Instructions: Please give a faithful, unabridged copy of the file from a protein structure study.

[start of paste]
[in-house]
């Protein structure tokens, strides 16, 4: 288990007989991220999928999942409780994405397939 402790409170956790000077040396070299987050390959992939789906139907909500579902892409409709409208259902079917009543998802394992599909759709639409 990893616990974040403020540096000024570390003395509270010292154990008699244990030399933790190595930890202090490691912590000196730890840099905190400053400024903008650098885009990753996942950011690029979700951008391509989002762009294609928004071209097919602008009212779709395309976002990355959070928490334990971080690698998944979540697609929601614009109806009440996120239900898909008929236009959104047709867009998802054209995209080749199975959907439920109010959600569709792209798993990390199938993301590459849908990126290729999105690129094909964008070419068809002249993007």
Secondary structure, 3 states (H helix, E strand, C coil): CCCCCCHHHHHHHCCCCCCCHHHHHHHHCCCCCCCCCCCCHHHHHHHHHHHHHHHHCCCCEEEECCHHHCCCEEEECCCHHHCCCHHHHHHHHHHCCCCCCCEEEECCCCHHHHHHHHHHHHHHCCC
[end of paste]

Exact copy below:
[in-house]
């Protein structure tokens, strides 16, 4: 288990007989991220999928999942409780994405397939 402790409170956790000077040396070299987050390959992939789906139907909500579902892409409709409208259902079917009543998802394992599909759709639409 990893616990974040403020540096000024570390003395509270010292154990008699244990030399933790190595930890202090490691912590000196730890840099905190400053400024903008650098885009990753996942950011690029979700951008391509989002762009294609928004071209097919602008009212779709395309976002990355959070928490334990971080690698998944979540697609929601614009109806009440996120239900898909008929236009959104047709867009998802054209995209080749199975959907439920109010959600569709792209798993990390199938993301590459849908990126290729999105690129094909964008070419068809002249993007």
Secondary structure, 3 states (H helix, E strand, C coil): CCCCCCHHHHHHHCCCCCCCHHHHHHHHCCCCCCCCCCCCHHHHHHHHHHHHHHHHCCCCEEEECCHHHCCCEEEECCCHHHCCCHHHHHHHHHHCCCCCCCEEEECCCCHHHHHHHHHHHHHHCCC